The Friends of Bandy Field has accomplished a great deal since its founding in 1998, but our work to preserve and enhance Bandy Field Nature Park is ongoing.
Our immediate concern on the field involves the continued removal of invasive plants and additional planting to replace those that have died. In addition, we are in the process of planning a dedication ceremony for the park.
An important long-term goal is to obtain a conservation easement for the park.
The effort to gain a conservation easement on Bandy Field Nature Park began in 1999 as an extension of the campaign to make Bandy Field an official city park. After success in that hard-fought struggle, many were concerned that at some time in the future the ordinance that made the city-owned property an official park could be rescinded by a cash-strapped city government that needed the revenue from the sale of property that had proved to be highly attractive to developers.
These concerns led to the establishment of a larger, city-wide grass-roots movement, called “ConservAlliance”: a citizen-based, loosely-knit coalition of local park support groups, community associations, environmental organizations, and individuals who saw wisdom in seeking the permanent protection of city parks that conservation easements would provide, especially for the parks that were the most vulnerable to development pressures.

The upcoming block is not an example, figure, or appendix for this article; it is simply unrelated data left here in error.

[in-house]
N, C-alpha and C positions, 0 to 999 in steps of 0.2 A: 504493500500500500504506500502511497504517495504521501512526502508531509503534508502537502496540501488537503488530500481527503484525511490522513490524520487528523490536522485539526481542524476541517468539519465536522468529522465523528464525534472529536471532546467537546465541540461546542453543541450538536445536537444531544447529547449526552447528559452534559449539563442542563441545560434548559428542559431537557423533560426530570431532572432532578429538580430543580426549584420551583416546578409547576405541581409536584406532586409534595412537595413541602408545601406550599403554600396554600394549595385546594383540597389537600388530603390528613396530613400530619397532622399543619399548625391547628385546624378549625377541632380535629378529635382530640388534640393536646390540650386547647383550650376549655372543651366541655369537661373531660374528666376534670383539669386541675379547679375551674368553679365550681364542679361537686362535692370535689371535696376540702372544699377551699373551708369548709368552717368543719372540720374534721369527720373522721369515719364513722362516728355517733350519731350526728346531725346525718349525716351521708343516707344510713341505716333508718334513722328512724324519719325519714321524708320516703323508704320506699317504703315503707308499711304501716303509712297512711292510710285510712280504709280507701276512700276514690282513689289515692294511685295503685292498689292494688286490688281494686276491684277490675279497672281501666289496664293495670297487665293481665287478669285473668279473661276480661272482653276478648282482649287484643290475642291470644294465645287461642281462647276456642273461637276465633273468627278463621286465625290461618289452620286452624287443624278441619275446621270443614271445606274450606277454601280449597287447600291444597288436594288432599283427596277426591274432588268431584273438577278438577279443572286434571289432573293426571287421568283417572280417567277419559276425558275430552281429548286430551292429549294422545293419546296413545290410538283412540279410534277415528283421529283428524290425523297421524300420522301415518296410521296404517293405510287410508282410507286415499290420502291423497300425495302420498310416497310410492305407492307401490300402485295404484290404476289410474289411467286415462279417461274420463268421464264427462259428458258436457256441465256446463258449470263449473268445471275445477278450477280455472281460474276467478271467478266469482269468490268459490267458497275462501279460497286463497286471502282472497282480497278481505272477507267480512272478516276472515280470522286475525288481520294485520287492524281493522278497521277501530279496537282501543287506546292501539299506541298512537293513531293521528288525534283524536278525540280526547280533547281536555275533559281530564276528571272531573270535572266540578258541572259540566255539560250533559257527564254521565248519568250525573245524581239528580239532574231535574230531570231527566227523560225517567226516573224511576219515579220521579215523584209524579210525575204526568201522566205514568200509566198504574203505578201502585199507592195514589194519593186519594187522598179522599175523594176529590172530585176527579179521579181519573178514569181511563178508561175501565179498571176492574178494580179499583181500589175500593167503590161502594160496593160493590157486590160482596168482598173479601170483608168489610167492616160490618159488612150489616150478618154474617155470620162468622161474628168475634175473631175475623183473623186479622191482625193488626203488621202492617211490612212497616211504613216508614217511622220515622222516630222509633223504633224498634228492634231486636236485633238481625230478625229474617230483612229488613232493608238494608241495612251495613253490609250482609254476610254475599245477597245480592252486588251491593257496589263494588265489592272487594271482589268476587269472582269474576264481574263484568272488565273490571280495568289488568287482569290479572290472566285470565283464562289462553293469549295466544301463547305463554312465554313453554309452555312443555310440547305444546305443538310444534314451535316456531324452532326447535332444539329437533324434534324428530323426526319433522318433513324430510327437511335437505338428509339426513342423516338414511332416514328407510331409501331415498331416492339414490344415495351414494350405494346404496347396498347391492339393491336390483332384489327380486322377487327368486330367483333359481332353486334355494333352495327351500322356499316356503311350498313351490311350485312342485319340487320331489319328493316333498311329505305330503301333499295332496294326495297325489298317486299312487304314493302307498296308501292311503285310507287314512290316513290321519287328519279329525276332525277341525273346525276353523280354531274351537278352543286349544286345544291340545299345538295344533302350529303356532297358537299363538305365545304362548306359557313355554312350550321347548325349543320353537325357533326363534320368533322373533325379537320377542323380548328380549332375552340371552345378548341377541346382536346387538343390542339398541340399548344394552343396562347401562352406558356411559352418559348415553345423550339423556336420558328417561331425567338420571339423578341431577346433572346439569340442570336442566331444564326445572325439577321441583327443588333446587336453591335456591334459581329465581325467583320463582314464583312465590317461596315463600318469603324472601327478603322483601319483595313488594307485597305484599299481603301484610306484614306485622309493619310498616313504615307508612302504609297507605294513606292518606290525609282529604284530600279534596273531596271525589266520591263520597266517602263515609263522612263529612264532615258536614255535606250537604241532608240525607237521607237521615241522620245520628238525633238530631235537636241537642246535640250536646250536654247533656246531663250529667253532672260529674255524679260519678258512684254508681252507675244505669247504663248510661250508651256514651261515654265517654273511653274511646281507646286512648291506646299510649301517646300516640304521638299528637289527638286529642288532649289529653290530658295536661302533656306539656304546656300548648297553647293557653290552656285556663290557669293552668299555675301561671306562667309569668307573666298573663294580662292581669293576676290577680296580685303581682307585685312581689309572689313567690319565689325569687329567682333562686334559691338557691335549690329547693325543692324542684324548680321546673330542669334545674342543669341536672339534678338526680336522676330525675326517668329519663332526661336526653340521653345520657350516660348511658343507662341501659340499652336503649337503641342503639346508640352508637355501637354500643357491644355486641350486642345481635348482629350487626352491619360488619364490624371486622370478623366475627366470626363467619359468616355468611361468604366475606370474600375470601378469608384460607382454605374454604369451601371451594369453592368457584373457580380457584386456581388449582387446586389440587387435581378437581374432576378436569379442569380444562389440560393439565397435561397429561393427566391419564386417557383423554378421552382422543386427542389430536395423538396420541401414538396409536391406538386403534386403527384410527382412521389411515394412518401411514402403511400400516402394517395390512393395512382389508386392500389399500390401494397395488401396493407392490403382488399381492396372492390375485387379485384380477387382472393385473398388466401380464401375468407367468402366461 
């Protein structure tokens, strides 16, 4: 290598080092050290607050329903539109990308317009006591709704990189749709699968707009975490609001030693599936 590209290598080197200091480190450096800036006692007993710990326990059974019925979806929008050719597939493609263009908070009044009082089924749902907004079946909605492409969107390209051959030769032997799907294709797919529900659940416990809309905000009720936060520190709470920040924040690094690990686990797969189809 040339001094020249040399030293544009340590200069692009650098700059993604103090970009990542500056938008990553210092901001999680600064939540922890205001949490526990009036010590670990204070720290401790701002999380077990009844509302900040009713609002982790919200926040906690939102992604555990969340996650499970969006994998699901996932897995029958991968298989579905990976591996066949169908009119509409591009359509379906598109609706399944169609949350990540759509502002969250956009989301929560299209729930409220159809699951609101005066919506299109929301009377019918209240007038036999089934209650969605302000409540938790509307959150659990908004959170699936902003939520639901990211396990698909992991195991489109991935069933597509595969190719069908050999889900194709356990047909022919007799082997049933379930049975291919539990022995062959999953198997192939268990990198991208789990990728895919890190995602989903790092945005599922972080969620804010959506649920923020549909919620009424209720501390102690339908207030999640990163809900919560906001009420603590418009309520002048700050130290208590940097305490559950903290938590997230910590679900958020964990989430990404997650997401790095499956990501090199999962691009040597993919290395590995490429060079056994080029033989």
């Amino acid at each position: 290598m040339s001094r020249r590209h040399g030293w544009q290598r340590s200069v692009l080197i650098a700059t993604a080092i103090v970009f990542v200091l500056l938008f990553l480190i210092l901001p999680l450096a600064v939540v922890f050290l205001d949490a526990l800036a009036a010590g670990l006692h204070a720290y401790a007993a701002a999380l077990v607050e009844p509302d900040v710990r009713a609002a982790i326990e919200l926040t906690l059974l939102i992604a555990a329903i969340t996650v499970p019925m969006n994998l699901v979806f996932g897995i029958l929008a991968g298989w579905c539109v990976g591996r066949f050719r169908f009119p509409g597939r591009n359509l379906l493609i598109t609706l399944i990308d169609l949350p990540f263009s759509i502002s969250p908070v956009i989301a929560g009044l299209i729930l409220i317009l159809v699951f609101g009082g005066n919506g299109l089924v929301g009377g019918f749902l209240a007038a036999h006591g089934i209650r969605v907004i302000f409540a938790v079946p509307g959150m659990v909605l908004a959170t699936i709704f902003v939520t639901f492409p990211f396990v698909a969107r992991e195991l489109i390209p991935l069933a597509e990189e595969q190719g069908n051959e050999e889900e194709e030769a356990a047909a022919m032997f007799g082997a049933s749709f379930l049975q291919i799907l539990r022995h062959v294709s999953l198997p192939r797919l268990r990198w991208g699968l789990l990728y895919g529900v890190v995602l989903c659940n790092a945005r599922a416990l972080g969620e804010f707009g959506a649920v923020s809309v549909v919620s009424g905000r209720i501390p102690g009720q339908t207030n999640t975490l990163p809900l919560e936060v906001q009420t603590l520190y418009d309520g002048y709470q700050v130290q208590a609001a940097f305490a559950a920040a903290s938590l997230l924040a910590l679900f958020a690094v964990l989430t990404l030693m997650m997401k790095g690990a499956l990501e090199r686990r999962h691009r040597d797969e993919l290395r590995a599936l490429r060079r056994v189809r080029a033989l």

“ConservAlliance” selected four city properties to target for conservation easements – two highly vulnerable “city treasures”—the James River Park System and the new Bandy Field Nature Park, and two other natural tracts that were not yet designated as parks – the Larus Tract in the 4th Council district and the Crooked Branch Ravine in the 3rd Council district. The strategy was to seek conservation easements on cherished natural parks and undeveloped nature tracts spread around the city that would gain a broad base of citizen support for the initiative.
This initiative went as far as a resolution passed by Council directing city staff to draw up the conservation easements on the subject properties. Subsequently, City Council backed away from completion of the easements, citing that granting conservation easements on city property would cause Council to give up too much of its control over such properties.
Though that first attempt to secure conservations easements failed, our efforts continue. In 2004 there was a threat of loss of a small island park in the James River Park System that the city proposed to give to a developer as an economic development incentive. This threat led to a renewed desire to obtain conservative easements to protect city parks, and the grass-roots “ConservAlliance” coalition was reactivated. The result is that the Richmond City Council has embraced the need for a conservation easement on the James River Park System, and the easement is currently being developed. Council is expected to approve the easement in the Fall of 2006, which opens up the opportunity to again seek a conservation easement to protect Bandy Field Nature Park!